Biomedical engineering doctoral candidate receives Heberlein Teaching Award
The Wayne State University Graduate School recently awarded Tonya Whitehead, Ph.D. student in biomedical engineering, the prestigious Garrett T. Heberlein Excellence in Teaching Award for graduate students. The award gives the university an opportunity to recognize and encourage excellence in teaching among graduate students and acknowledges the important role they play in carrying out the university’s teaching mission. It is the only universitywide teaching award for graduate students.
Whitehead has been teaching BE 1500 – Introduction to Programming and Computation for Engineers since 2015. Jeff Potoff, associate dean for academic and student affairs in the College of Engineering — and the one who hired Whitehead two years ago — enthusiastically recommended her for this award.
“Tonya Whitehead is an outstanding educator, committed to student success and continuous improvement,” said Potoff, who noted that she implements many of what are considered best practices in STEM education, including active learning and flipped classrooms.
Whitehead served as a graduate student assistant in the Office for Teaching and Learning, frequently participating in various OTL workshops and events, including the voluntary Mid-Semester Assessment Program. She is also involved in the STEM Pedagogy Journal Club and the FutureSWE event, which promotes female participation in STEM fields.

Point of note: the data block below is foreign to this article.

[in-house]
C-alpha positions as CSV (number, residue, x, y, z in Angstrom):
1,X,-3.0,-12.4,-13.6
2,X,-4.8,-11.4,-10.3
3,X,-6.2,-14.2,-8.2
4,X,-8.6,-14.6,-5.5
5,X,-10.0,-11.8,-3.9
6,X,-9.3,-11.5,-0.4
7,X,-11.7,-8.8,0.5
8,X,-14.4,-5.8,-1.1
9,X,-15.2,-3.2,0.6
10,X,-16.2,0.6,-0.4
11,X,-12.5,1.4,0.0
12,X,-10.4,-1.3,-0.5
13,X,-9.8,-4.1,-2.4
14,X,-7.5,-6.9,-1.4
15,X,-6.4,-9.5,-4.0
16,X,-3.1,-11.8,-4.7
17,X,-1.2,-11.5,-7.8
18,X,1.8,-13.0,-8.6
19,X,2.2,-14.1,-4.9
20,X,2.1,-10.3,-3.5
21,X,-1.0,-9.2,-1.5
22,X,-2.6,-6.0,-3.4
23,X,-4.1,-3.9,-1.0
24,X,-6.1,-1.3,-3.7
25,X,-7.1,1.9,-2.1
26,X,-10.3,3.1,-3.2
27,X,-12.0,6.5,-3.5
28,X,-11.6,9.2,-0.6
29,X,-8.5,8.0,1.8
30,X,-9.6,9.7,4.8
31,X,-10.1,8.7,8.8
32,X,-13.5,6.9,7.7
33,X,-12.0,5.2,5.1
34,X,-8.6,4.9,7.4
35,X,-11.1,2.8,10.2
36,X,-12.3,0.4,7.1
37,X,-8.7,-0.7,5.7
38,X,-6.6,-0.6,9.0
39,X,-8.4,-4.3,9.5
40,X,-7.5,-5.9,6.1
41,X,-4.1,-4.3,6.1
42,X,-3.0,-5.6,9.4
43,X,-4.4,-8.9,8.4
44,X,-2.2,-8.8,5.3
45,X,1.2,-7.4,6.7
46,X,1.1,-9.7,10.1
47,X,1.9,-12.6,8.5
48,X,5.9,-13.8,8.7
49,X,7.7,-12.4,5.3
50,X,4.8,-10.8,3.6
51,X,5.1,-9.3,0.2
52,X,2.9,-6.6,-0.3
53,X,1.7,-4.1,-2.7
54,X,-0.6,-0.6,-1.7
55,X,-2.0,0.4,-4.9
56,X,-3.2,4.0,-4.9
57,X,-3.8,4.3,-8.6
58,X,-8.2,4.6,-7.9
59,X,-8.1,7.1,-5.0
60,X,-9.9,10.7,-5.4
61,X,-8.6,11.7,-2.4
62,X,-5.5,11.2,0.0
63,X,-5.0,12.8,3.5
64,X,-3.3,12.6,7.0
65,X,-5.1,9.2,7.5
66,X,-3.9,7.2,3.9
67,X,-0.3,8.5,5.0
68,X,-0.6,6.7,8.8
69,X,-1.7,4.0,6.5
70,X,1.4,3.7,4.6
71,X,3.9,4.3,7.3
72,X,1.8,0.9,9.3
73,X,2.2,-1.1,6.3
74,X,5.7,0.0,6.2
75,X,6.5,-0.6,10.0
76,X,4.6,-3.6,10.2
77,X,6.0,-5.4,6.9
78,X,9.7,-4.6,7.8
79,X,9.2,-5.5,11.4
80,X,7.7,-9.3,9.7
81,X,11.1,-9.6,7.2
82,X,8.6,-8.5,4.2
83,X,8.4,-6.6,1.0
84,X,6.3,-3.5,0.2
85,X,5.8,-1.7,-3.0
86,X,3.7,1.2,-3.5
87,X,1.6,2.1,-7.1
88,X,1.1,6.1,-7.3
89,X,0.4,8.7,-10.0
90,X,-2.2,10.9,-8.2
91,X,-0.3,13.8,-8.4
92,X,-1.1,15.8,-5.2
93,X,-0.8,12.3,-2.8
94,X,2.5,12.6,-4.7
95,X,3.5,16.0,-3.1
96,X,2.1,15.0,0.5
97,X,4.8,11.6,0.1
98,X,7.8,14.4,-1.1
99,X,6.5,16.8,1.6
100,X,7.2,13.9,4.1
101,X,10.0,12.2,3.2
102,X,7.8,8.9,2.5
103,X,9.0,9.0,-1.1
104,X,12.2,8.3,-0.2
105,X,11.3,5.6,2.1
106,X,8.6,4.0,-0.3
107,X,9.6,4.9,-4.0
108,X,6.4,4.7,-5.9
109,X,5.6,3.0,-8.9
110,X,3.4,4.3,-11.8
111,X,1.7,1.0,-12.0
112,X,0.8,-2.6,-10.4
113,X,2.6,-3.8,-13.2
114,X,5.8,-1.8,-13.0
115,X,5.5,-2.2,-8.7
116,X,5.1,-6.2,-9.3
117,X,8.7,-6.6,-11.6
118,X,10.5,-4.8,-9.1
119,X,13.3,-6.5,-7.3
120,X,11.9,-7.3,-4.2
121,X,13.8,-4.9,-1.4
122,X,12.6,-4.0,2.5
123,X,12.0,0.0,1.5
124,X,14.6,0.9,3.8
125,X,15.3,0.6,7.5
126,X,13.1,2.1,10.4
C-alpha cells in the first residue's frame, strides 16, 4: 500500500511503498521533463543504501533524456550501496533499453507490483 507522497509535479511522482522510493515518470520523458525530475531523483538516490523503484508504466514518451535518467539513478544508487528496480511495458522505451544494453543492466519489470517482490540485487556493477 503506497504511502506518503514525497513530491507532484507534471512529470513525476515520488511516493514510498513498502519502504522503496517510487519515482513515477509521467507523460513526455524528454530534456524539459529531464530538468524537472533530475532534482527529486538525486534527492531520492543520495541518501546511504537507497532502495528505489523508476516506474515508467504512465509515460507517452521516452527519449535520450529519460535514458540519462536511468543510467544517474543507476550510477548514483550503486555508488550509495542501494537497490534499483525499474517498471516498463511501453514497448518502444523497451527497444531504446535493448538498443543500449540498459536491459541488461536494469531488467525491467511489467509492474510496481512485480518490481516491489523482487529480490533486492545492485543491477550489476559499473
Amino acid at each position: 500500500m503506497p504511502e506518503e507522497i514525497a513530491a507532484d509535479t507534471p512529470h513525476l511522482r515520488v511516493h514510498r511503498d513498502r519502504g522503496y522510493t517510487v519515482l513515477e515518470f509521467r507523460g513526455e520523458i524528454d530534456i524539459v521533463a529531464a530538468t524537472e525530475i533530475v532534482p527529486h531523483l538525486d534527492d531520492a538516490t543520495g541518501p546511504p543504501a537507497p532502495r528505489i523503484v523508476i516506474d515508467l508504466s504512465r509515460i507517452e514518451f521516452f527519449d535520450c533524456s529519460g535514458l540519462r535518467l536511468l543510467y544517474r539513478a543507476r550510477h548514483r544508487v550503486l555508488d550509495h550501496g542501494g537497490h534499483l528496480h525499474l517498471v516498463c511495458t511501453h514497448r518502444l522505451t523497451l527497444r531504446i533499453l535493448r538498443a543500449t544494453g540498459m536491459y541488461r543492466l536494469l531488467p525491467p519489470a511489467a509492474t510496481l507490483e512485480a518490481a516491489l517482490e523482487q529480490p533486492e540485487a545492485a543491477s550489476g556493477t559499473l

“I believe that teaching undergraduate students is one of the most rewarding challenges that one can undertake,” said Whitehead. “My goal is to give students the tools to solve problems in class and in their future careers while preparing them to continue learning for a lifetime.”
Whitehead’s teaching philosophy is rooted in embracing diversity, keeping students engaged in the classroom and providing them with clear expectations. She has integrated peer mentoring into the BE 1500 course, and has worked to make the course a more inclusive and interactive learning experience, incorporating many elements based on student feedback.
“Each semester I strive to improve my courses by continuing to expand my knowledge of pedagogy, carefully reviewing suggestions made by students and doing my own reflection on what is going well in the course and what could work better,” said Whitehead.
Potoff believes Whitehead’s commitment to improving her teaching is what sets her apart from other educators, and noted that her Student Evaluation of Teaching scores have risen to well above the average of the course’s sections.
Whitehead earned her B.S. in computer engineering and M.S. in manufacturing and engineering management from Michigan State University. She also holds an M.S. in biomedical engineering from Wayne State and expects to complete her doctoral program this year.